Salt Block Cooking: Food and Water Content - Himalayan Salt
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Salt Block Cooking: Food and Water Content

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Salt block cooking with shrimp is an easy example to demonstrate how the water in food will take up a lot of salt from the surface of the block while cooking. Shrimp are fabulous coming off the block, however, shrimp that are waterlogged from being frozen, will take on a lot of salt and perhaps become too salty to enjoy. This happens when the water in the food is expressed onto the surface of the block while it cooks. This water then dissolves the salt on the surface, where it will directly add to the salty flavor of the food.  Steps should be taken to reduce food water content prior to cooking it. On the other side, shrimp that is fresh and has a lot less water will produce a better result without much additional care. In the picture above, note the water that is boiling on the surface of the block. This free water is dissolving salt from the block which will impart salt to the food.

Key Points

Most of the foods you will cook won’t be a problem, however, here are some ways to reduce the water in food going on the block when you are concerned:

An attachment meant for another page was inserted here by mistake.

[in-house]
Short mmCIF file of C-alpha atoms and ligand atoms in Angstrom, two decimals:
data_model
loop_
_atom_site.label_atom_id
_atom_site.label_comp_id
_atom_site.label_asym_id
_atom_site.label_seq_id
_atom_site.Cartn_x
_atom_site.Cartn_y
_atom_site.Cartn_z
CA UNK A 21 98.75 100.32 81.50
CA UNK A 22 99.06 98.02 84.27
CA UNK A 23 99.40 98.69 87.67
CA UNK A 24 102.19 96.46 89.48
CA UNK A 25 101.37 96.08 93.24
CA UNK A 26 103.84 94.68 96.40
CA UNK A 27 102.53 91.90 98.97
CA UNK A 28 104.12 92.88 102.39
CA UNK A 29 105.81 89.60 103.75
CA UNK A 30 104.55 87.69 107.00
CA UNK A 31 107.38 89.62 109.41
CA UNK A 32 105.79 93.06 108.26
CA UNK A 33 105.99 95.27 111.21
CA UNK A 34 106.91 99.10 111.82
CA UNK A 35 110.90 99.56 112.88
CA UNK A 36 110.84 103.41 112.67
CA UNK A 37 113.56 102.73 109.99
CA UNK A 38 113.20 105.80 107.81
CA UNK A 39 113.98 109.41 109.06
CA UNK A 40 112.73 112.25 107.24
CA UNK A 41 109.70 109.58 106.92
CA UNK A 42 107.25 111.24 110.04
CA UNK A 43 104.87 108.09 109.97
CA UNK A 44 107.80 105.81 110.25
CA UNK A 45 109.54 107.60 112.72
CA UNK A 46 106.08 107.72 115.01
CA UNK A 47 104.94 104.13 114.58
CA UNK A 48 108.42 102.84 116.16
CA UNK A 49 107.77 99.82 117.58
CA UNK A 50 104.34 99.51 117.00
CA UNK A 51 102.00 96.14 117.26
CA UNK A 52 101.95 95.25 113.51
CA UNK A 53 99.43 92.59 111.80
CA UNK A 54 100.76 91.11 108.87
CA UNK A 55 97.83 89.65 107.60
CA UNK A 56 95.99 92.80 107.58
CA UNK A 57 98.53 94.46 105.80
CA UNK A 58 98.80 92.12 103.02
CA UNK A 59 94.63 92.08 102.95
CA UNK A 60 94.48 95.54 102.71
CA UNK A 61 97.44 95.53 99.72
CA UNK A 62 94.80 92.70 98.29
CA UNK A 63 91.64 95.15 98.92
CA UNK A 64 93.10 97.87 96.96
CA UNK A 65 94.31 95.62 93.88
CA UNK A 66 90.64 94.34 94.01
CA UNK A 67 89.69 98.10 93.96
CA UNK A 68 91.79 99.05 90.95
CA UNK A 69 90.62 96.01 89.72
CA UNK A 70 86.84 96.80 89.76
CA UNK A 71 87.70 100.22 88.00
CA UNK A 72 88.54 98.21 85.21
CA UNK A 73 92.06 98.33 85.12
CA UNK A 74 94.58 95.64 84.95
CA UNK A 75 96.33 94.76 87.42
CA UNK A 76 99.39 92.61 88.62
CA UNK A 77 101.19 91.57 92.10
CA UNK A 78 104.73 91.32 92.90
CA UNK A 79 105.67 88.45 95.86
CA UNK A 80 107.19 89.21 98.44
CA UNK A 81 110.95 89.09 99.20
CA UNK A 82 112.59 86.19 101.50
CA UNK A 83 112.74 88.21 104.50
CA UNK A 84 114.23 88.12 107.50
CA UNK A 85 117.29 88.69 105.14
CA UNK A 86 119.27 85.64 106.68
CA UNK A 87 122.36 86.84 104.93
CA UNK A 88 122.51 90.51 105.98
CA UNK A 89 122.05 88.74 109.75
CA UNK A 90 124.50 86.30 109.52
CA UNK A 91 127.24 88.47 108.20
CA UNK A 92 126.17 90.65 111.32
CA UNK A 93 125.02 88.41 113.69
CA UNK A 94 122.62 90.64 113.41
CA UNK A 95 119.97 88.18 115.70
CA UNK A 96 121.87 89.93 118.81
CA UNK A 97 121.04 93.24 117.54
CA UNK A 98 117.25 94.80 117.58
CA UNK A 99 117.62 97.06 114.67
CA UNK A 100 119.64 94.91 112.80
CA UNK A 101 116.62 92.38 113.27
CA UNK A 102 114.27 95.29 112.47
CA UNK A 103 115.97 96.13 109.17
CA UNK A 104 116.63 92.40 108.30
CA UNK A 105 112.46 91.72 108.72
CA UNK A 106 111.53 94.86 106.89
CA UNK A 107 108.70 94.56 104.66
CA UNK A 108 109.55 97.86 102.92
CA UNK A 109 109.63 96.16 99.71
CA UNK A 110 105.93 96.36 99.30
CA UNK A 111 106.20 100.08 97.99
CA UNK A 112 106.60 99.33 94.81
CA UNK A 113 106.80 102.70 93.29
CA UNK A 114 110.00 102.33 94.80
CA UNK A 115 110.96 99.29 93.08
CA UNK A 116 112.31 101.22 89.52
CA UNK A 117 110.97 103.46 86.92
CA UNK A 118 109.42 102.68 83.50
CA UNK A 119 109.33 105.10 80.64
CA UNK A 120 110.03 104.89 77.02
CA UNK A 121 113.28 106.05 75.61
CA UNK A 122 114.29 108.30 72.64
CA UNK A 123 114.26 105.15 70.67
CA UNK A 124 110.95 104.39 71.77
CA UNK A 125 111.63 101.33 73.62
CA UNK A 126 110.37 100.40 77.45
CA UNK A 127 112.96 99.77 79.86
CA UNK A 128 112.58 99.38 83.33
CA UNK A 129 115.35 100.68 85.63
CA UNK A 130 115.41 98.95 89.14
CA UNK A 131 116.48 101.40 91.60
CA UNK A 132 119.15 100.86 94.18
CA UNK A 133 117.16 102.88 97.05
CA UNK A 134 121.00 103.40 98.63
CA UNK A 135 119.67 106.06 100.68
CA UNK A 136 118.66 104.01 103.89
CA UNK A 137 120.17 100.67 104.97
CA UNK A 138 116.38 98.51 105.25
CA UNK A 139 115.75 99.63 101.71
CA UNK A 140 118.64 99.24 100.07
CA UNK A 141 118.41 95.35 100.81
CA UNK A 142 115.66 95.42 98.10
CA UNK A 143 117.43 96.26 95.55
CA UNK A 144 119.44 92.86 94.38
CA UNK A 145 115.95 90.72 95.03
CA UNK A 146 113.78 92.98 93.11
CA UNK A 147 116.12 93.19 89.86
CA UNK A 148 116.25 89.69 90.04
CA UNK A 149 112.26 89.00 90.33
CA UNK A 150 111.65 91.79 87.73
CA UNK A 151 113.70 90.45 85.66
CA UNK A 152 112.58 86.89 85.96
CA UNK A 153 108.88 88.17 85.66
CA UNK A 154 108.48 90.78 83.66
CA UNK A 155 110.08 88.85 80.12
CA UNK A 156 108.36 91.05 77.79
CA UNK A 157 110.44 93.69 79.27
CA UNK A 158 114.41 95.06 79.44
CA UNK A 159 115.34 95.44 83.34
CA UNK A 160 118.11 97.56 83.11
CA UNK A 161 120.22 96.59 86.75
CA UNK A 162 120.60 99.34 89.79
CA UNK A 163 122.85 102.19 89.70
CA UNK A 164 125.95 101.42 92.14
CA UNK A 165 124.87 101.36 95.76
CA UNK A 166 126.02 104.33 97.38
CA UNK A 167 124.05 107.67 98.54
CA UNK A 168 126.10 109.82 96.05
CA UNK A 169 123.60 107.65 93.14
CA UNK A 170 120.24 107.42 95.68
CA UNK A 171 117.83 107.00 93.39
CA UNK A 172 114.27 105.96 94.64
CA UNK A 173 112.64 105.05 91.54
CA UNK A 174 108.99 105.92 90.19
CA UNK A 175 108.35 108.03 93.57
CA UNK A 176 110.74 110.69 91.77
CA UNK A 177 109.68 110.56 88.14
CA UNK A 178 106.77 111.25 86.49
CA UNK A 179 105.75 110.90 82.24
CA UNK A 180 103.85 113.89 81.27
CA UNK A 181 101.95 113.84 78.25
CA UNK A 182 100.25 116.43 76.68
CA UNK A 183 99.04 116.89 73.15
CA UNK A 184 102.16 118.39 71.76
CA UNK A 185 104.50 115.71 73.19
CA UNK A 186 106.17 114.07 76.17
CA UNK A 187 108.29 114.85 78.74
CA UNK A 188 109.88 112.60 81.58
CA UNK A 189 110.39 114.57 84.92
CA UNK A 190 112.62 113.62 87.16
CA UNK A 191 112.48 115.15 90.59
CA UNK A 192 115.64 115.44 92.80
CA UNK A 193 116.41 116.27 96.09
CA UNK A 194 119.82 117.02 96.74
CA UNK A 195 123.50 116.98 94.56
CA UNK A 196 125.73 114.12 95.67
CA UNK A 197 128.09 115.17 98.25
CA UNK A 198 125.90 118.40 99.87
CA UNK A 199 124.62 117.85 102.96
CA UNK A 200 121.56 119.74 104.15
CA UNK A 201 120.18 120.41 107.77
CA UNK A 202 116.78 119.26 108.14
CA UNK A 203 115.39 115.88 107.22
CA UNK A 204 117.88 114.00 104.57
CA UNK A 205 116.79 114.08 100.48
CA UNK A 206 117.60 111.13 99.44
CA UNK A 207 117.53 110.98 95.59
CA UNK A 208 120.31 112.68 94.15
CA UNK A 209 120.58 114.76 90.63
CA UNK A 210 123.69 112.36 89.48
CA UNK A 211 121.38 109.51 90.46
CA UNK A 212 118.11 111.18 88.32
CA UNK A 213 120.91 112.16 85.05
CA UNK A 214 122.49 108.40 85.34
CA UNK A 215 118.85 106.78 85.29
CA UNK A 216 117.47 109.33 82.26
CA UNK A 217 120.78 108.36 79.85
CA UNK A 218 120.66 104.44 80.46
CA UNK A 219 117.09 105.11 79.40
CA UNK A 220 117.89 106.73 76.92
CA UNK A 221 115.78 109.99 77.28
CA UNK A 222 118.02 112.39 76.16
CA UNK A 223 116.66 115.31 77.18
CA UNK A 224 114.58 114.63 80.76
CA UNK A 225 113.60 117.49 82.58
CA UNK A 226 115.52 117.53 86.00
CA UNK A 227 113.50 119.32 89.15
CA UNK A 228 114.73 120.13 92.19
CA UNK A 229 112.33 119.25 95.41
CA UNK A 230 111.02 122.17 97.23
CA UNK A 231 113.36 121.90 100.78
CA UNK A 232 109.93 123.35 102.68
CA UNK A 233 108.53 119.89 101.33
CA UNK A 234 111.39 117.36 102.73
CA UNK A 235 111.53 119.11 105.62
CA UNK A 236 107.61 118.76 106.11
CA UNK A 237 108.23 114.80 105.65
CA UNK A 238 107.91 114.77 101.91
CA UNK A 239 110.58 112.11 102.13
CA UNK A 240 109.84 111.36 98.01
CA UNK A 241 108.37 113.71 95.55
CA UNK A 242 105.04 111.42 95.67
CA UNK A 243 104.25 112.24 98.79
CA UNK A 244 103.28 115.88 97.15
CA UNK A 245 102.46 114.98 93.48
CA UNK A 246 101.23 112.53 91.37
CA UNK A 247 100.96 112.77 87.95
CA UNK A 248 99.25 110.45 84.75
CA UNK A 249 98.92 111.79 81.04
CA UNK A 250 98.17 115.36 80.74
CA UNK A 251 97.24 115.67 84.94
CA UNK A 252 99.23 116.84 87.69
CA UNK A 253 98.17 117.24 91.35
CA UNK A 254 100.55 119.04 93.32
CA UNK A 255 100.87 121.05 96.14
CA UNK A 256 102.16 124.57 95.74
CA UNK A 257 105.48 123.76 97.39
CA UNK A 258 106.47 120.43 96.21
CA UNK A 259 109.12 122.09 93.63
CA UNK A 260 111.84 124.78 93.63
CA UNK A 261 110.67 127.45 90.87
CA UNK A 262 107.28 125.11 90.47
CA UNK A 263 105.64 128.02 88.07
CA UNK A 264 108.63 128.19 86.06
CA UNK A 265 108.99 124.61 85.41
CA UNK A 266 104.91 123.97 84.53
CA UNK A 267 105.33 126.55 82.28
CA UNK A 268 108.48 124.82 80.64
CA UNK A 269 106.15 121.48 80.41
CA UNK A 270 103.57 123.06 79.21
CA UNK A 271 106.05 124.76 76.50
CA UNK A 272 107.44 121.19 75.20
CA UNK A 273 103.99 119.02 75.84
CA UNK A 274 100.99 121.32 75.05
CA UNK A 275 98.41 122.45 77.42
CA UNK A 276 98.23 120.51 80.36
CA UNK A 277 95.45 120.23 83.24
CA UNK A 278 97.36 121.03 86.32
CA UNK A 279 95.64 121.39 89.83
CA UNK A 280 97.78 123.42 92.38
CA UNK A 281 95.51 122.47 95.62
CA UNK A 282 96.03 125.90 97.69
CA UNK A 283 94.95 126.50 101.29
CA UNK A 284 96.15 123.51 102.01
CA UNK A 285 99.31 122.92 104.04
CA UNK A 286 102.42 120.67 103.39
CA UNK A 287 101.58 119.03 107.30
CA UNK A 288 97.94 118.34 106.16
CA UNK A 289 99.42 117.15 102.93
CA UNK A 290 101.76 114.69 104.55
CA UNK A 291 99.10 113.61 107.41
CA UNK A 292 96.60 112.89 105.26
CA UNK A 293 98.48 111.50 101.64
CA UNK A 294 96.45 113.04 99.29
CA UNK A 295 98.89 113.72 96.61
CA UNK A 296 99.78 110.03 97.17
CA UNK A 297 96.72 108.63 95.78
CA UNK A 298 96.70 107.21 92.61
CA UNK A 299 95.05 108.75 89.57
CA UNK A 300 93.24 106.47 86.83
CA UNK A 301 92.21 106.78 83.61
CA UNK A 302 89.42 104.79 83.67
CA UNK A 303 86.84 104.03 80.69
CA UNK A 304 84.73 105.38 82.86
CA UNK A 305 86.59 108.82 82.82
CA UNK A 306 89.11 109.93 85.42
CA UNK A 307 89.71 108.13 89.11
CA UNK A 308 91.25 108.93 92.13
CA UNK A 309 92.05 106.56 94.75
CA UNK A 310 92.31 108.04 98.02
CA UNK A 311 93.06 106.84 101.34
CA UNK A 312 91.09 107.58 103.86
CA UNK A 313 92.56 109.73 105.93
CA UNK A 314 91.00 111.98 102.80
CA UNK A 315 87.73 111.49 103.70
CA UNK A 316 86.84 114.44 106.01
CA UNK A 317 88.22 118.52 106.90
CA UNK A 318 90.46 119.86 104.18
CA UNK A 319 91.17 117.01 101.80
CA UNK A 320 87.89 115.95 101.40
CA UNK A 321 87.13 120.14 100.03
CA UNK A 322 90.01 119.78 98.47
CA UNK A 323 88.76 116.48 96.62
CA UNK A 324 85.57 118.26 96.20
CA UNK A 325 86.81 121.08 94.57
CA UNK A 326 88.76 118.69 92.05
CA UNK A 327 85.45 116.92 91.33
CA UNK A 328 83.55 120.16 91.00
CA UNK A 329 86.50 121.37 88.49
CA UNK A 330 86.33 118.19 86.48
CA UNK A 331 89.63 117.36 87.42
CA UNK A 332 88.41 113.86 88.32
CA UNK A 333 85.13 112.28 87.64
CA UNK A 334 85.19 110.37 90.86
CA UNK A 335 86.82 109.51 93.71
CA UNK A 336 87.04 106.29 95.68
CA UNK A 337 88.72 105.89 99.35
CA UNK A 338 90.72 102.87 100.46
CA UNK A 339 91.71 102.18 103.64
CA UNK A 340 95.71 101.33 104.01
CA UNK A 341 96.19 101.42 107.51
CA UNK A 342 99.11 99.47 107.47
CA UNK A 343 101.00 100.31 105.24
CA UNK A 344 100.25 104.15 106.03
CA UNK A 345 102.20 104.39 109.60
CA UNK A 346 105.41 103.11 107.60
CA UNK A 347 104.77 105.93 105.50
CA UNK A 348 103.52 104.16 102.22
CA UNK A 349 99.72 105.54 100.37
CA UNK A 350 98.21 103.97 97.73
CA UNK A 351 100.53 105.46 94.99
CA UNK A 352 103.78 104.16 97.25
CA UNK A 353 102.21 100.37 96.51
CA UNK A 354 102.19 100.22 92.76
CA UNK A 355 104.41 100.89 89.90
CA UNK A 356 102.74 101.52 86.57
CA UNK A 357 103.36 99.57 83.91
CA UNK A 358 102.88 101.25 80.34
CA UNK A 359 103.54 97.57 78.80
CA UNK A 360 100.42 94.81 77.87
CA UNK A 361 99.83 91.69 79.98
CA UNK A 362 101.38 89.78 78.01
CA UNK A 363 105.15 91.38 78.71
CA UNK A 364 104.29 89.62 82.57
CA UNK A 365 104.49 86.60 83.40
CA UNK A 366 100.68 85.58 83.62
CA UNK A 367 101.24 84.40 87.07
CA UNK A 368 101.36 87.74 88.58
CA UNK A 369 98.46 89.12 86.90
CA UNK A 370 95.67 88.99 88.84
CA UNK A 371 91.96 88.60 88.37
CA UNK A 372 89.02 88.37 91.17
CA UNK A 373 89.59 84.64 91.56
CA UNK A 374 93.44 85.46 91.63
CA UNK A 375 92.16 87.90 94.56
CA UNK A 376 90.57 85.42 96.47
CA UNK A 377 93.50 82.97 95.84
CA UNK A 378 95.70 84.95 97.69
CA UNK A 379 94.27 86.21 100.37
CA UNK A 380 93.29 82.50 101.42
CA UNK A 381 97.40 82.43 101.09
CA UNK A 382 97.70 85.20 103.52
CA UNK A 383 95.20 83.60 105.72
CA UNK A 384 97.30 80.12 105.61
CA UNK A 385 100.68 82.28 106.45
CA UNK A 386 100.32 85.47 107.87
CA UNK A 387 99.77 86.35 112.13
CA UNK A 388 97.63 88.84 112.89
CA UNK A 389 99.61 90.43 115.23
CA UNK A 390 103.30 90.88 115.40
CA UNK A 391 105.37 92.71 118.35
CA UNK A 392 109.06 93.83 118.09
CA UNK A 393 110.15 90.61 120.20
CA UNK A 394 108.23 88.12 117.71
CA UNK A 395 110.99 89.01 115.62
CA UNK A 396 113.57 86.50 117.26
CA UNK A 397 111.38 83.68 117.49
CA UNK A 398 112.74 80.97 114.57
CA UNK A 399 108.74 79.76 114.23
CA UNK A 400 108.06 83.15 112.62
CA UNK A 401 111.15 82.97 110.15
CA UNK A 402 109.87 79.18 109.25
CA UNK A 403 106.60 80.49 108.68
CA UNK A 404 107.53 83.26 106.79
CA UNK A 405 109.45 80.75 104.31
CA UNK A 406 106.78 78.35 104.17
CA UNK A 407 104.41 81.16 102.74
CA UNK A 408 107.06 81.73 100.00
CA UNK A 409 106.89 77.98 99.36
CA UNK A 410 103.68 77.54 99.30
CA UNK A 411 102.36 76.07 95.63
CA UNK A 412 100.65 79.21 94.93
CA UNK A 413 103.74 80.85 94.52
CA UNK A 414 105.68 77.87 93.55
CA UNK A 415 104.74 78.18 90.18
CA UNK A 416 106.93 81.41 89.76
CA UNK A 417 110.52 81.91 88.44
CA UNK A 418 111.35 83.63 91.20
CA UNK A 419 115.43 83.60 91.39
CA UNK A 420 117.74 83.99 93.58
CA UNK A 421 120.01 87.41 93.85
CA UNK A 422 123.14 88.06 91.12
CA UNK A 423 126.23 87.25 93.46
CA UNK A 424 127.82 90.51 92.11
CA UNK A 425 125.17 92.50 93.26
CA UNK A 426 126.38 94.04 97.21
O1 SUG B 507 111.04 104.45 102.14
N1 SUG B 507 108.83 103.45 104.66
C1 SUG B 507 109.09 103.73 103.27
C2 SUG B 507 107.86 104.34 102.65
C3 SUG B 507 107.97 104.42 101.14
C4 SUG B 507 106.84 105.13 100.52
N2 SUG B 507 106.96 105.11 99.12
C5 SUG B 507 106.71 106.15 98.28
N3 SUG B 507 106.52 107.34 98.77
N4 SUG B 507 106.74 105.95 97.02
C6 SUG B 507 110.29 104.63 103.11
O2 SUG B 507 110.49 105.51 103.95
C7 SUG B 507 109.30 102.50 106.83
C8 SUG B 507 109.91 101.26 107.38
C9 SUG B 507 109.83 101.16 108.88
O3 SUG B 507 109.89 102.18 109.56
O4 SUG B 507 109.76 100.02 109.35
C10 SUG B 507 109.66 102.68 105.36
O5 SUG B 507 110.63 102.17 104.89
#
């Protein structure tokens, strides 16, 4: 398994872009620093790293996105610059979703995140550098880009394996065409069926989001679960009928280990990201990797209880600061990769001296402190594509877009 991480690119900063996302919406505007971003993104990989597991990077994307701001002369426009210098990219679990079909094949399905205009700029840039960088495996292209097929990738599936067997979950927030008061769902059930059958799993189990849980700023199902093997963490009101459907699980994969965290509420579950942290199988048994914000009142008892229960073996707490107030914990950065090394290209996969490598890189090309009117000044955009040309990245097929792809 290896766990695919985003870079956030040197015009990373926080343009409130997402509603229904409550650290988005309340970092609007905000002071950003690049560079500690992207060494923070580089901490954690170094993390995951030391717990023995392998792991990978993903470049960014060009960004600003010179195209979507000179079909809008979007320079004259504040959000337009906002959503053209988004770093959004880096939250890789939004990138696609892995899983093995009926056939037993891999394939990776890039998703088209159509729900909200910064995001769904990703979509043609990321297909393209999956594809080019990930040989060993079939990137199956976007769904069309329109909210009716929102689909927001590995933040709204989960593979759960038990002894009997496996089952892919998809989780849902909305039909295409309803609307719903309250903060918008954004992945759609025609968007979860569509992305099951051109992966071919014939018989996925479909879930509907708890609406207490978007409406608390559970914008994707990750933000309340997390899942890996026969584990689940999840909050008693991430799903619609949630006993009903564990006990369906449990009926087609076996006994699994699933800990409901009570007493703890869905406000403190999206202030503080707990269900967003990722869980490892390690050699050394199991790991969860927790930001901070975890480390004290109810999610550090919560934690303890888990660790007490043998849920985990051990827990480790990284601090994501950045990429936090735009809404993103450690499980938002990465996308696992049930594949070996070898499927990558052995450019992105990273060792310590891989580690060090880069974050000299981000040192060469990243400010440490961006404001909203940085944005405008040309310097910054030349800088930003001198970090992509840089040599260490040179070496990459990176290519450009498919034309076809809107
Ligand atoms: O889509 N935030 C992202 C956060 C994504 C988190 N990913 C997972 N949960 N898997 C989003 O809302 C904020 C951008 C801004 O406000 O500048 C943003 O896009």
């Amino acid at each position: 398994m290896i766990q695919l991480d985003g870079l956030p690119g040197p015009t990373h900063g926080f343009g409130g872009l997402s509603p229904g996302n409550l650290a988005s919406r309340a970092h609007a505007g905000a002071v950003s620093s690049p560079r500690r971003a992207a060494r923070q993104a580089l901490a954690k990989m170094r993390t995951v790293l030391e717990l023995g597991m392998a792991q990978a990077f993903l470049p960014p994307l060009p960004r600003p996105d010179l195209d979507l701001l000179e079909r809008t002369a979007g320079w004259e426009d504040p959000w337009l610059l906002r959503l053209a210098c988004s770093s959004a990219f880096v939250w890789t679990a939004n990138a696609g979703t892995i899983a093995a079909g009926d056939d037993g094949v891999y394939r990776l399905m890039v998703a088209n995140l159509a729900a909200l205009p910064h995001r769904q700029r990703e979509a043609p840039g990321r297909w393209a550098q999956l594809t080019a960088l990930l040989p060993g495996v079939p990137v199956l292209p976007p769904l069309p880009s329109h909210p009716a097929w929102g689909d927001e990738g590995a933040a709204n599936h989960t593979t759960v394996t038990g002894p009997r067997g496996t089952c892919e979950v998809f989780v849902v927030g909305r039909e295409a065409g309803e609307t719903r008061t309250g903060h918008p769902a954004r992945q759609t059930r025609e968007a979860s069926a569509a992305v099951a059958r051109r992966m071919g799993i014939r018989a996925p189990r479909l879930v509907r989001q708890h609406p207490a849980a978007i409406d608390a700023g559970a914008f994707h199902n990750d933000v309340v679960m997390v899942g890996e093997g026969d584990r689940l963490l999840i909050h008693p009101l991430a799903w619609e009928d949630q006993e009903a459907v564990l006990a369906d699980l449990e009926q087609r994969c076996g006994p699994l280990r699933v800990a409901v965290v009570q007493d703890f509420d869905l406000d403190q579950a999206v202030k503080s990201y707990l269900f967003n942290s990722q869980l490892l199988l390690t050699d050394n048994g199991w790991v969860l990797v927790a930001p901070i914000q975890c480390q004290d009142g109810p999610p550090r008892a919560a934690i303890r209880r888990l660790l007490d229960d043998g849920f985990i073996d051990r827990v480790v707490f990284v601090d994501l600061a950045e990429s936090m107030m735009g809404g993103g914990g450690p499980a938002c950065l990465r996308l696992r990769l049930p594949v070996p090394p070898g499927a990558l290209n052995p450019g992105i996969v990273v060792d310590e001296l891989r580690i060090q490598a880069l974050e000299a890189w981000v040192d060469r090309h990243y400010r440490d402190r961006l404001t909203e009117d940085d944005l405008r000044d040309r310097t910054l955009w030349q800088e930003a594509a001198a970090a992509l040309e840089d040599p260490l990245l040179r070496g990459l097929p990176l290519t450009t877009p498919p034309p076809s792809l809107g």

1. Use paper towels and pat dry the food to remove excess water. Even using slight pressure may be helpful.

2. Pre-cook food when necessary. The French technique of ‘sweating’ vegetables in a pan prior to use in stock, uses a oil as a medium along with high heat to release water from the vegetables and intensify their flavor. This is suitable idea where we want to reduce water prior to cooking on the salt block and may serve as a helpful technique. It also reduces the cooking time on the block which also reduce salt uptake.

3. Use fresh not frozen food. Food that is frozen breaks down at the cell level where the water in the cell freezes and burst the cell. This process preserves the food, though it increases the free water mobility in the structure of the food. As the food is heated this water easily escapes, gets to the surface of the block and dissolves more salt.

4. Consider the additional water in using a marinade. Marinades work to break down meat and hydrate it. Be sure to pat dry overly wet items before placing them on the block.

5. Food can also be too dry or in some cases be dried out quickly by the high temperatures of the salt block cooking. Take the mushrooms in the video below. They are full of water, in fact mushrooms are mostly water, however, when cooked on the salt block their water evaporates quickly and dries them out. Here at the end of cooking you can dribble a little water on them that will dissolve some salt and add to their flavor. A lot will go along way so experiment with a small batch.  Oil is sprayed on the block with a handy Oil Sprayer in the video and I have one handy all the time. It just makes it easy to get a little oil on the surface of the block without the hassle of a brush.


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